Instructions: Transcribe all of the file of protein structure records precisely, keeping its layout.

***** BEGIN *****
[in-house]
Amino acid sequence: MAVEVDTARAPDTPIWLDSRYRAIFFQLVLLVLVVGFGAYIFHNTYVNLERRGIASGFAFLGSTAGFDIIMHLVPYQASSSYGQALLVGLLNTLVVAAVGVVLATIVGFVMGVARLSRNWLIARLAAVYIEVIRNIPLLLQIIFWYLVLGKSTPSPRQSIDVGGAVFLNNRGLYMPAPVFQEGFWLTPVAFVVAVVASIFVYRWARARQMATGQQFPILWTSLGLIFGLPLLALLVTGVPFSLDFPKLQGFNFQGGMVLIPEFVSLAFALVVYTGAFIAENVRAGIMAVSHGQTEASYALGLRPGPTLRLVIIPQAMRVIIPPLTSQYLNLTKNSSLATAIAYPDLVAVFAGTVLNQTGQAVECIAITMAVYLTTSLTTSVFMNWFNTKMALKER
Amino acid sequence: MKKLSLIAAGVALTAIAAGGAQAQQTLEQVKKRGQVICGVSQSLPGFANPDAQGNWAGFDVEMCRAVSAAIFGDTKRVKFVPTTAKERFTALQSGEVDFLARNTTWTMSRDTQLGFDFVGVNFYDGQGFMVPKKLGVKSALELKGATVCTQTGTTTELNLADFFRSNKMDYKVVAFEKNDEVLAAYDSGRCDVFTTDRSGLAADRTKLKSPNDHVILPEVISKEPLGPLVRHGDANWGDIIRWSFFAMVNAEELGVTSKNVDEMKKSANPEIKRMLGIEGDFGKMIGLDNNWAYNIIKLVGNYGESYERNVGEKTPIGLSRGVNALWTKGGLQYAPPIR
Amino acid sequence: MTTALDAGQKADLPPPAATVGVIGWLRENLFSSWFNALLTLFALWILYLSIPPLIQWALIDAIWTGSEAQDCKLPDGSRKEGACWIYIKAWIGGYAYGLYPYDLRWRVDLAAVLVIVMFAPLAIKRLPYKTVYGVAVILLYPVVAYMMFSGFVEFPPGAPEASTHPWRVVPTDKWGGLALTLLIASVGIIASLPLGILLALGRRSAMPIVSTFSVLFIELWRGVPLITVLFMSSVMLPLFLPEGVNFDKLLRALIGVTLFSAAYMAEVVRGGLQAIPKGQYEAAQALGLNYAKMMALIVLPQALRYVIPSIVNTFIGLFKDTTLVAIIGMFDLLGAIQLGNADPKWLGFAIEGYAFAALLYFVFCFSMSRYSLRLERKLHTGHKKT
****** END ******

[in-house]
Amino acid sequence: MAVEVDTARAPDTPIWLDSRYRAIFFQLVLLVLVVGFGAYIFHNTYVNLERRGIASGFAFLGSTAGFDIIMHLVPYQASSSYGQALLVGLLNTLVVAAVGVVLATIVGFVMGVARLSRNWLIARLAAVYIEVIRNIPLLLQIIFWYLVLGKSTPSPRQSIDVGGAVFLNNRGLYMPAPVFQEGFWLTPVAFVVAVVASIFVYRWARARQMATGQQFPILWTSLGLIFGLPLLALLVTGVPFSLDFPKLQGFNFQGGMVLIPEFVSLAFALVVYTGAFIAENVRAGIMAVSHGQTEASYALGLRPGPTLRLVIIPQAMRVIIPPLTSQYLNLTKNSSLATAIAYPDLVAVFAGTVLNQTGQAVECIAITMAVYLTTSLTTSVFMNWFNTKMALKER
Amino acid sequence: MKKLSLIAAGVALTAIAAGGAQAQQTLEQVKKRGQVICGVSQSLPGFANPDAQGNWAGFDVEMCRAVSAAIFGDTKRVKFVPTTAKERFTALQSGEVDFLARNTTWTMSRDTQLGFDFVGVNFYDGQGFMVPKKLGVKSALELKGATVCTQTGTTTELNLADFFRSNKMDYKVVAFEKNDEVLAAYDSGRCDVFTTDRSGLAADRTKLKSPNDHVILPEVISKEPLGPLVRHGDANWGDIIRWSFFAMVNAEELGVTSKNVDEMKKSANPEIKRMLGIEGDFGKMIGLDNNWAYNIIKLVGNYGESYERNVGEKTPIGLSRGVNALWTKGGLQYAPPIR
Amino acid sequence: MTTALDAGQKADLPPPAATVGVIGWLRENLFSSWFNALLTLFALWILYLSIPPLIQWALIDAIWTGSEAQDCKLPDGSRKEGACWIYIKAWIGGYAYGLYPYDLRWRVDLAAVLVIVMFAPLAIKRLPYKTVYGVAVILLYPVVAYMMFSGFVEFPPGAPEASTHPWRVVPTDKWGGLALTLLIASVGIIASLPLGILLALGRRSAMPIVSTFSVLFIELWRGVPLITVLFMSSVMLPLFLPEGVNFDKLLRALIGVTLFSAAYMAEVVRGGLQAIPKGQYEAAQALGLNYAKMMALIVLPQALRYVIPSIVNTFIGLFKDTTLVAIIGMFDLLGAIQLGNADPKWLGFAIEGYAFAALLYFVFCFSMSRYSLRLERKLHTGHKKT